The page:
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Dustin Marx

The Highly Useful Java ChronoUnit Enum

Several years ago, I published the blog post “The Highly Useful Java TimeUnit Enum” that looked at the TimeUnit enum introduced with JDK 5. JDK 8 introduced a newer enum, ChronoUnit, that is better suited than TimeUnit for contexts other than concurrency such as date/time manipulations.

Located in the java.time.temporal package, the ChronoUnit class implements the TemporalUnit interface, an interface used extensively in the highly desired JDK 8-introduced Date/Time API. The blog post “Days Between Dates in Java 8” demonstrates use of this class to calculate periods of time between two instances of Temporal.

The blog post “Java 9. Where ‘forever’ is hard coded.” looks at “two new methods in the TimeUnit class” for JDK 9. These methods, toChronoUnit() and of(ChronoUnit), support translation of TimeUnit to a ChronoUnit and translation of ChronoUnit to TimeUnit. Not all values in ChronoUnit can be translated to an equivalent in TimeUnit, in which cases an IllegalArgumentException is thrown.

The Javadoc comments on each value in ChronoUnit describe what unit of time each value represents. However, it’s interesting to me to see what Duration is returned for each value in ChronoUnit. The following code snippet will write these Duration‘s toString() representations to standard output for all values in the ChronoUnit enum.

Displaying Durations of ChronoUnits

for (final ChronoUnit unit : ChronoUnit.values())
{
   final Duration duration = unit.getDuration();
   out.println(unit + ": " + duration + " (" + duration.getSeconds() + " seconds)");
}

When executed, the above code produces the following output:

Nanos: PT0.000000001S (0 seconds)
Micros: PT0.000001S (0 seconds)
Millis: PT0.001S (0 seconds)
Seconds: PT1S (1 seconds)
Minutes: PT1M (60 seconds)
Hours: PT1H (3600 seconds)
HalfDays: PT12H (43200 seconds)
Days: PT24H (86400 seconds)
Weeks: PT168H (604800 seconds)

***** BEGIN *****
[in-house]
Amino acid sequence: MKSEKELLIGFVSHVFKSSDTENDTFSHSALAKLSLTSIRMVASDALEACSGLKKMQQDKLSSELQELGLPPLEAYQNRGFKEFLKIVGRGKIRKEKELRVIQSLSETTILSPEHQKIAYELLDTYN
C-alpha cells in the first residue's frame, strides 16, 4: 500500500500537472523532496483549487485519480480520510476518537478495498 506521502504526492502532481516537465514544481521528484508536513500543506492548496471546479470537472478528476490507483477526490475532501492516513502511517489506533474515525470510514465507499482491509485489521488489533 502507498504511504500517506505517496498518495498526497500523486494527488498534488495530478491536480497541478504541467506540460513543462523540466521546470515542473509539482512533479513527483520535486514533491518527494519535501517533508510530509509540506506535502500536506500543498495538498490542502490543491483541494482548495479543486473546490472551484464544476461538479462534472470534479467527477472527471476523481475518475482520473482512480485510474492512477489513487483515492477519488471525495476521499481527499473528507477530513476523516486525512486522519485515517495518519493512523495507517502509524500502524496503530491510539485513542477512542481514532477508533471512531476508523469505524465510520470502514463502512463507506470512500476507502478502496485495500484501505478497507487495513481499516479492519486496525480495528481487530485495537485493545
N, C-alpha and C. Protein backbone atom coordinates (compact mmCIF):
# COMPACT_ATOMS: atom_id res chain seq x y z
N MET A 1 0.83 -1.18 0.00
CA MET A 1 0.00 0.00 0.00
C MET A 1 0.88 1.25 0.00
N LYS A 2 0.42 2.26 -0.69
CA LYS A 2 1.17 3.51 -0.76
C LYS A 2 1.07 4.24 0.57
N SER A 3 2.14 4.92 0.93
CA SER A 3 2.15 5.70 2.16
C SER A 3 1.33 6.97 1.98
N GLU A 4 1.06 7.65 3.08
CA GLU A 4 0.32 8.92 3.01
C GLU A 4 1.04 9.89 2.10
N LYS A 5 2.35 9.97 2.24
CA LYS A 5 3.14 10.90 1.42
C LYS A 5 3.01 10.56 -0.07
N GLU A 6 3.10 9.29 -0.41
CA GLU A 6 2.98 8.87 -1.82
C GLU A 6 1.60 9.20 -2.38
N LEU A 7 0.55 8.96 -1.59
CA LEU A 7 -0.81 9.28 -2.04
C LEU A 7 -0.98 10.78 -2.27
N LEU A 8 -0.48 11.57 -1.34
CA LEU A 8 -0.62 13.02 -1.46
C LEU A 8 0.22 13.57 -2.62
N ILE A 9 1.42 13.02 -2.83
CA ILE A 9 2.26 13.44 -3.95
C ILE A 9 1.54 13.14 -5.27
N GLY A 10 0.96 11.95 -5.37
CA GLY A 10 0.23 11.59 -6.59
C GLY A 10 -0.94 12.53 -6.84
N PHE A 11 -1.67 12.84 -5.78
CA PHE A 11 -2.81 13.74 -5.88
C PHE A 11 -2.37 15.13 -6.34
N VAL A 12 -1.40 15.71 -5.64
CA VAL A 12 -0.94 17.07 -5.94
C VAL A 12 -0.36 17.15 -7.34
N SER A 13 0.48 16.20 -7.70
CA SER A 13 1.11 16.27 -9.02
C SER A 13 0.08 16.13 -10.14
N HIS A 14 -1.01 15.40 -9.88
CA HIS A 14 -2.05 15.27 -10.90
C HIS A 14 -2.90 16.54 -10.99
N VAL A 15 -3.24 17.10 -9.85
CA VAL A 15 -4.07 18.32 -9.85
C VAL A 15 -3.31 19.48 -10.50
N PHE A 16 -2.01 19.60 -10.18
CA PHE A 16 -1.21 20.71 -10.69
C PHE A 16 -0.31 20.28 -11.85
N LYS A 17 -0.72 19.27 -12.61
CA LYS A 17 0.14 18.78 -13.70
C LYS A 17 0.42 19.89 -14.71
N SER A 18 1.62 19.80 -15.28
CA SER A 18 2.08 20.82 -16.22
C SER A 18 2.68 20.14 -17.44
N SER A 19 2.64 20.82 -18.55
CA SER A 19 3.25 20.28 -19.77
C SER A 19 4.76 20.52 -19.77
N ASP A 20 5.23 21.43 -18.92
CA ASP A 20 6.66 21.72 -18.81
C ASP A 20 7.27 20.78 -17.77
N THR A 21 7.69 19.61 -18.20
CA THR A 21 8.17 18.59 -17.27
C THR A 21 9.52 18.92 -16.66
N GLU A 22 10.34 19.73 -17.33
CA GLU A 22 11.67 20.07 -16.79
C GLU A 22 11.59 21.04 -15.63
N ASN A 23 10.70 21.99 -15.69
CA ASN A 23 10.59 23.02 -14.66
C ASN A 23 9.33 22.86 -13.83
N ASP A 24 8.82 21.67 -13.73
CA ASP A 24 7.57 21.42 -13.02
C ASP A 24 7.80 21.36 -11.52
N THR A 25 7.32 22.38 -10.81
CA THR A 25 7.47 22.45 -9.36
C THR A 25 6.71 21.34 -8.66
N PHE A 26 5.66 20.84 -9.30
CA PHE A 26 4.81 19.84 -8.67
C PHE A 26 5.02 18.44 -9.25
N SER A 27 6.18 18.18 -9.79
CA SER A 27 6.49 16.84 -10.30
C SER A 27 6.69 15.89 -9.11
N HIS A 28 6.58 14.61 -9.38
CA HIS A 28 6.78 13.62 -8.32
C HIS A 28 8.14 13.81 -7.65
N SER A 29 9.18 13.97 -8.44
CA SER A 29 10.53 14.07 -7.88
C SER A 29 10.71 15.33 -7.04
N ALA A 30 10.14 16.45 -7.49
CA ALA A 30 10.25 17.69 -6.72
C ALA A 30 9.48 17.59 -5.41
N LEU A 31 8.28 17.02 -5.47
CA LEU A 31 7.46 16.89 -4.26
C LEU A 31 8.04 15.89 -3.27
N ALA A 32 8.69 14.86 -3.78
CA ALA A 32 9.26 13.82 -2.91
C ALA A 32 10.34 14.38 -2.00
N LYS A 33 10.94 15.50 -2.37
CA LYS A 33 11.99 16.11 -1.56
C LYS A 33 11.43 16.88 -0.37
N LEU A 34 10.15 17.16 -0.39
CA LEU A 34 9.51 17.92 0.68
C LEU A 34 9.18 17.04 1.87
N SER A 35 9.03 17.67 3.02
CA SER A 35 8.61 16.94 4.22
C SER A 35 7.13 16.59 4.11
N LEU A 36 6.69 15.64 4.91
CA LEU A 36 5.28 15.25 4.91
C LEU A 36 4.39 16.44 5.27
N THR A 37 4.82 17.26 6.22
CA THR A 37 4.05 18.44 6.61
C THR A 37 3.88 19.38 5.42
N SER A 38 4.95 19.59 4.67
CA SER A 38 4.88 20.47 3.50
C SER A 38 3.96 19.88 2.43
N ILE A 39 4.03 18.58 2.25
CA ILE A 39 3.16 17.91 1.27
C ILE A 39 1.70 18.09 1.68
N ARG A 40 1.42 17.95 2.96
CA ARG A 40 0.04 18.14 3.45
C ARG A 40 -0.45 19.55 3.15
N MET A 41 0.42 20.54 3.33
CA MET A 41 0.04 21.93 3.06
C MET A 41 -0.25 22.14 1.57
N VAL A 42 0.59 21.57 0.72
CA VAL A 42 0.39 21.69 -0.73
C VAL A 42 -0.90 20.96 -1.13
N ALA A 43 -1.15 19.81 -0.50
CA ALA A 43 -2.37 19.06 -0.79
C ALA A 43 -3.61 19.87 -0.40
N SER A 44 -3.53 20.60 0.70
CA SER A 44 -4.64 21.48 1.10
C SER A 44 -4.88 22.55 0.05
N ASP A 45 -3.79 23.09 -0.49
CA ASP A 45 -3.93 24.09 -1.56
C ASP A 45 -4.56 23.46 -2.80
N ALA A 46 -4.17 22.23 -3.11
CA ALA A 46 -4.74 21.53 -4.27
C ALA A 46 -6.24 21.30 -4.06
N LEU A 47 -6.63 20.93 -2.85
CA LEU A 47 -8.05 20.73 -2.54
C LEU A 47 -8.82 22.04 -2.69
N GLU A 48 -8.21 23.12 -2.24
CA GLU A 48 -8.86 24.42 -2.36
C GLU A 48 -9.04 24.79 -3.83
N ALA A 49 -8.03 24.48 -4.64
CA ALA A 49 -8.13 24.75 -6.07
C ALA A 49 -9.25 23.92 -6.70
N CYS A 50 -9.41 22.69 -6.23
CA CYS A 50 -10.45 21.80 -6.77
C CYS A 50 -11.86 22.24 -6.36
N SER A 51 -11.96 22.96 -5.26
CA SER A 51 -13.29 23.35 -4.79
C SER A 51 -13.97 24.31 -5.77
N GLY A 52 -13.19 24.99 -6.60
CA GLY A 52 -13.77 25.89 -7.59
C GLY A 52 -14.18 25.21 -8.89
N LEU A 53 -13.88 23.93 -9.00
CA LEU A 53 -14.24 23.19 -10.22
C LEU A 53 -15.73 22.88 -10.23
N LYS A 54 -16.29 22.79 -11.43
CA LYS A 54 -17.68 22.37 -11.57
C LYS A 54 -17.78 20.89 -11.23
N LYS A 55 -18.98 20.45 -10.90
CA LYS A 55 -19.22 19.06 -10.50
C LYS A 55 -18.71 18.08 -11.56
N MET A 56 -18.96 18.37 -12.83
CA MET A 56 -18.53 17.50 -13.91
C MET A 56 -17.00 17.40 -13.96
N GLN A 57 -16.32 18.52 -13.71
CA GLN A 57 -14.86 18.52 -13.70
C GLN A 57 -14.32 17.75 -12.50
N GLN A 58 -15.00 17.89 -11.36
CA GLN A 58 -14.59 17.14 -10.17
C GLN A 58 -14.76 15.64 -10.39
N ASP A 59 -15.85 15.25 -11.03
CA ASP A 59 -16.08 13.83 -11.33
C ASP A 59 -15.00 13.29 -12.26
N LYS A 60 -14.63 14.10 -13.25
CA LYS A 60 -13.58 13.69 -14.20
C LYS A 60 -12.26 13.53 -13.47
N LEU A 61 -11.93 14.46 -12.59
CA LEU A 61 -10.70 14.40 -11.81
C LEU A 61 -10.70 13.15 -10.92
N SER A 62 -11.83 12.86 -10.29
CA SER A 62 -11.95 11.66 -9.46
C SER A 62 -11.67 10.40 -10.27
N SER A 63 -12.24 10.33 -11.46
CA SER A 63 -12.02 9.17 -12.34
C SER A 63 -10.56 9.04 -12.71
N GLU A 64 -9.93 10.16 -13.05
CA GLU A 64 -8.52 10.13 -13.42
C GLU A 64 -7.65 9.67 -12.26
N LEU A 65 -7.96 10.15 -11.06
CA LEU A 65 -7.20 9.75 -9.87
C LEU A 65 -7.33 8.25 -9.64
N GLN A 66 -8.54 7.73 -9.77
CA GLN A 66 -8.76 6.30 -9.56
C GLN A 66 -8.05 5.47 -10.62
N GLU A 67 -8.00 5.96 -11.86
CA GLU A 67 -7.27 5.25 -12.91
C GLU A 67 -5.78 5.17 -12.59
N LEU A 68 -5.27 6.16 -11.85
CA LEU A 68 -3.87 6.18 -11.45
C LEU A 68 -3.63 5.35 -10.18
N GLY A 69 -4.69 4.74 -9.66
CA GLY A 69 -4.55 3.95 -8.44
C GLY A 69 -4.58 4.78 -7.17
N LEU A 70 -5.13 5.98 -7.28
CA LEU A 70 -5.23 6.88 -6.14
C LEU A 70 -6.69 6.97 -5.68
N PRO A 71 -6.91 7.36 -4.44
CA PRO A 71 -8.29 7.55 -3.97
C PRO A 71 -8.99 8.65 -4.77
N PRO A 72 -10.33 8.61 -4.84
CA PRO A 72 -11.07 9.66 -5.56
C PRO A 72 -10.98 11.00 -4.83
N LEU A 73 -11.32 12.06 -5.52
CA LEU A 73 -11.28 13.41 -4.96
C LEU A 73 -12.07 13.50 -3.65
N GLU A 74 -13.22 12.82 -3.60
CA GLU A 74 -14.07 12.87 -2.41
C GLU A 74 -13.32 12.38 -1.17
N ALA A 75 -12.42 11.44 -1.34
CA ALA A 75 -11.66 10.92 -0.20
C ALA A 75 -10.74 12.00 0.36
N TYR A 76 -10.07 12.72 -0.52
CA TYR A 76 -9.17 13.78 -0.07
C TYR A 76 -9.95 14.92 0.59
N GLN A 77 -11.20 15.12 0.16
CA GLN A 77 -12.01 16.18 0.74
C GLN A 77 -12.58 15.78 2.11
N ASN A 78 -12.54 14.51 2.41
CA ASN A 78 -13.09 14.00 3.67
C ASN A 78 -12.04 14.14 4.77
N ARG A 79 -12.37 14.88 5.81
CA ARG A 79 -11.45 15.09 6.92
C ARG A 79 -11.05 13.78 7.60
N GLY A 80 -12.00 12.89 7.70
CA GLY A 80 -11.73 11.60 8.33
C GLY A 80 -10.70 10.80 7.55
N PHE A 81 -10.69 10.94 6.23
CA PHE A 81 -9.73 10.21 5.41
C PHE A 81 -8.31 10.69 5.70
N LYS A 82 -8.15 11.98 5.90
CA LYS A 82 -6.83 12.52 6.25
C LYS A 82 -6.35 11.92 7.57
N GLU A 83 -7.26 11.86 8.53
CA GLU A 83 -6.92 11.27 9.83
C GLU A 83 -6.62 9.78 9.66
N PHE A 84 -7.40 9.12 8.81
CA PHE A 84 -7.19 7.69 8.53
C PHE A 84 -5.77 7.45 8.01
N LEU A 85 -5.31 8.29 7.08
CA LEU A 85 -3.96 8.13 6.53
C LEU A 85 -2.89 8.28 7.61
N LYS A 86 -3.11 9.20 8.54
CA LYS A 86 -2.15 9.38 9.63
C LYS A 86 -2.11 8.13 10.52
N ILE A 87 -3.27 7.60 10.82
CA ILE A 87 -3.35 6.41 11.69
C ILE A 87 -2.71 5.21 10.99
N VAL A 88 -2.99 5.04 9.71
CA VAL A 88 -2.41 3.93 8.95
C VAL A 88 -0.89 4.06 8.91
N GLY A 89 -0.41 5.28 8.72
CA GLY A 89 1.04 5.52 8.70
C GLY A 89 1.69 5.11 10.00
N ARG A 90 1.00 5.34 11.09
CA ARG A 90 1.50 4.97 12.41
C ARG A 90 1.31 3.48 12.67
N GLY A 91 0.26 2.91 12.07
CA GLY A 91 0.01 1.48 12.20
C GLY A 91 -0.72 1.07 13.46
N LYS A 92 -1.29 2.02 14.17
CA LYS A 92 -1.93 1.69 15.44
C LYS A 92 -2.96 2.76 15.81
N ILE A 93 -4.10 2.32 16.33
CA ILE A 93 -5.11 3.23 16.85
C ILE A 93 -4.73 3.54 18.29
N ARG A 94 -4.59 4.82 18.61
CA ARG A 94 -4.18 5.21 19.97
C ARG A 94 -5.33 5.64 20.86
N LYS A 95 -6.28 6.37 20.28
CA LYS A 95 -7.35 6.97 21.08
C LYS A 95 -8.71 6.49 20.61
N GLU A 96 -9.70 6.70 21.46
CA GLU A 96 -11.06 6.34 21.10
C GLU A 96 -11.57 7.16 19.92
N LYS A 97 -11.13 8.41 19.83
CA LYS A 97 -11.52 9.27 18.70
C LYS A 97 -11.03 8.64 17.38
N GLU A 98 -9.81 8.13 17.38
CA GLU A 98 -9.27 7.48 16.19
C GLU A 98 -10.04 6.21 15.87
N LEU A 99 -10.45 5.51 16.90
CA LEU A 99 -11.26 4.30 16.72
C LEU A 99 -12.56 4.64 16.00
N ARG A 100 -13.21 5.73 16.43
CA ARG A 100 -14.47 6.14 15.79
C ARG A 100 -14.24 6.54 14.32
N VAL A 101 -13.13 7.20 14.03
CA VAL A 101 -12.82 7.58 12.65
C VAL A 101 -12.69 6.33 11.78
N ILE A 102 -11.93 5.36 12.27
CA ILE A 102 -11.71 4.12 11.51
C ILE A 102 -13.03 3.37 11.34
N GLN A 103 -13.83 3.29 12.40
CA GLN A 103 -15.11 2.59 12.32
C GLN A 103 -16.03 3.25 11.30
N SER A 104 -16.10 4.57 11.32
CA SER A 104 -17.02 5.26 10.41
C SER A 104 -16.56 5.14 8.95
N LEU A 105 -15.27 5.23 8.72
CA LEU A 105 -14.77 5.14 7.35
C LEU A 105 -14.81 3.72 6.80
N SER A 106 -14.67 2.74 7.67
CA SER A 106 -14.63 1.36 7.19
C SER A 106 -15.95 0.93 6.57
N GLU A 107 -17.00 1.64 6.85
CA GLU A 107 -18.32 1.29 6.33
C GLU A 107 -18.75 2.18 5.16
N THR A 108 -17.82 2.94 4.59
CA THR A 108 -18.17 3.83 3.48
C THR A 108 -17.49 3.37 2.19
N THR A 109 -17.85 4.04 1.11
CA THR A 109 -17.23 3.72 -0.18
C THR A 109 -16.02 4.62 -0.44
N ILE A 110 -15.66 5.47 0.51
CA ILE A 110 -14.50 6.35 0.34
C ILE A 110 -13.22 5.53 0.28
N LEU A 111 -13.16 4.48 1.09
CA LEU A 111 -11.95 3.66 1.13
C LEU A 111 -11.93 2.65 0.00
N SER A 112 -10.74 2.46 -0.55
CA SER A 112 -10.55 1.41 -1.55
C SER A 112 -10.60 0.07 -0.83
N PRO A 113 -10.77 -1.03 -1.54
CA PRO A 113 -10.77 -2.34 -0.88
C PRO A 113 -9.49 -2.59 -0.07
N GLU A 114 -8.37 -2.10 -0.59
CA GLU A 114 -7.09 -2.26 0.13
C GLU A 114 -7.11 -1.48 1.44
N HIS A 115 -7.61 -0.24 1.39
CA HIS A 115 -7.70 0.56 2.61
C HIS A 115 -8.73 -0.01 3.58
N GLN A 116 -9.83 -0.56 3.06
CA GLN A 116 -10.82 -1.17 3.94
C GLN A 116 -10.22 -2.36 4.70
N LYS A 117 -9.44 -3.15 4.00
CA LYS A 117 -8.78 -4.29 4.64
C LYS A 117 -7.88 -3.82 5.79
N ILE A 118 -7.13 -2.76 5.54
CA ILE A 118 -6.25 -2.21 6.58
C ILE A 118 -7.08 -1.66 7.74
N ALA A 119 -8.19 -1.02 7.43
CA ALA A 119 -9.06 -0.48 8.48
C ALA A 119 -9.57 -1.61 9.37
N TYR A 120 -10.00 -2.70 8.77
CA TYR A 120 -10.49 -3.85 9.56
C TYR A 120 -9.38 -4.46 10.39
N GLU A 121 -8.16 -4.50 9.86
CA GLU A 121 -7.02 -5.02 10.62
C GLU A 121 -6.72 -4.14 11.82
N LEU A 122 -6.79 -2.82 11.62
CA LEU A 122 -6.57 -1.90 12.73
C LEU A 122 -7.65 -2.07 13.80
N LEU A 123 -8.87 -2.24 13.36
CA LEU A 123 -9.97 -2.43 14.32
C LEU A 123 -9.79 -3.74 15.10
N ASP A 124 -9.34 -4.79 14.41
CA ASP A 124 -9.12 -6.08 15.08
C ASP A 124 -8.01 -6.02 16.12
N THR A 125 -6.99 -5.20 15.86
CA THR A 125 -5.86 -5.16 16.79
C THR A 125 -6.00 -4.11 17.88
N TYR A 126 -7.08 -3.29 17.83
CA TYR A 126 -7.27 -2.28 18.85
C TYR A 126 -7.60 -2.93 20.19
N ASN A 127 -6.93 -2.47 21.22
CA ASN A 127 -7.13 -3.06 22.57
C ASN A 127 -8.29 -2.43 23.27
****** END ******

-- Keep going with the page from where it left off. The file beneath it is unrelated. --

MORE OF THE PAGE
Months: PT730H29M6S (2629746 seconds)
Years: PT8765H49M12S (31556952 seconds)
Decades: PT87658H12M (315569520 seconds)
Centuries: PT876582H (3155695200 seconds)
Millennia: PT8765820H (31556952000 seconds)
Eras: PT8765820000000H (31556952000000000 seconds)
Forever: PT2562047788015215H30M7.999999999S (9223372036854775807 seconds)

The “PT” prefix on each of the Duration‘s string representations shown above indicates that the representation is a “period” duration designation (“P”) and a “time” designation (“T”) per the ISO-8601 standard. The “S”, “M”, and “H” are seconds, minutes, and hours respectively. The values of ChronoUnit that represent time units less than a second (NANOS, MICROS, and MILLIS) show “0 seconds” because they are less than 1 second and the returned value is an integral long.

The Javadoc comments on each value defined in the ChronoUnit class are well written. They follow what in my mind is a Javadoc “best practice”: place a concise but informative initial sentence in the Javadoc to show up in the “Method Summary” section of the generated HTML page and place additional useful details in sentences after that initial summary sentence. For example, the Javadoc comment for ChronoUnit.ERAS states, “Unit that represents the concept of an era. The ISO calendar system doesn’t have eras thus it is impossible to add an era to a date or date-time. The estimated duration of the era is artificially defined as 1,000,000,000 Years. When used with other calendar systems there are no restrictions on the unit.” The bolded sentence (I added that emphasis) is what shows up in the “Method Summary” and the entire text shown here is displayed above the method in its complete explanation.

One of the more interesting values in the ChronoUnit enum is FOREVER. As the output of the code listing above demonstrated, the FOREVER value has a Duration of “PT2562047788015215H30M7.999999999S”, corresponding to 2562047788015215 hours, 30 minutes, and 7.999999999 seconds. Or, as Grzegorz Gajos expresses it, “Java defines forever as 9 223 372 036 854 775 807 seconds. Which is 2.92277266 × 1011 years. Better be sure to schedule Java upgrade in your application before times run out.”

When would ChronoUnit.FOREVER be useful? Its Javadoc-based description explains its primary reason for existence: “Artificial unit that represents the concept of forever. This is primarily used with TemporalField to represent unbounded fields such as the year or era. The estimated duration of the era is artificially defined as the largest duration supported by Duration.”

TimeUnit is a useful enum for working with Java’s concurrency constructs and could be used in contexts other than concurrency as long as some severe limitations for these other contexts were considered. The JDK 8-introduced ChronoUnit is a better enum for these non-concurrency contexts and is especially designed for use with the JDK 8 Date/Time API

Published on Java Code Geeks with permission by Dustin Marx, partner at our JCG program. See the original article here: The Highly Useful Java ChronoUnit Enum

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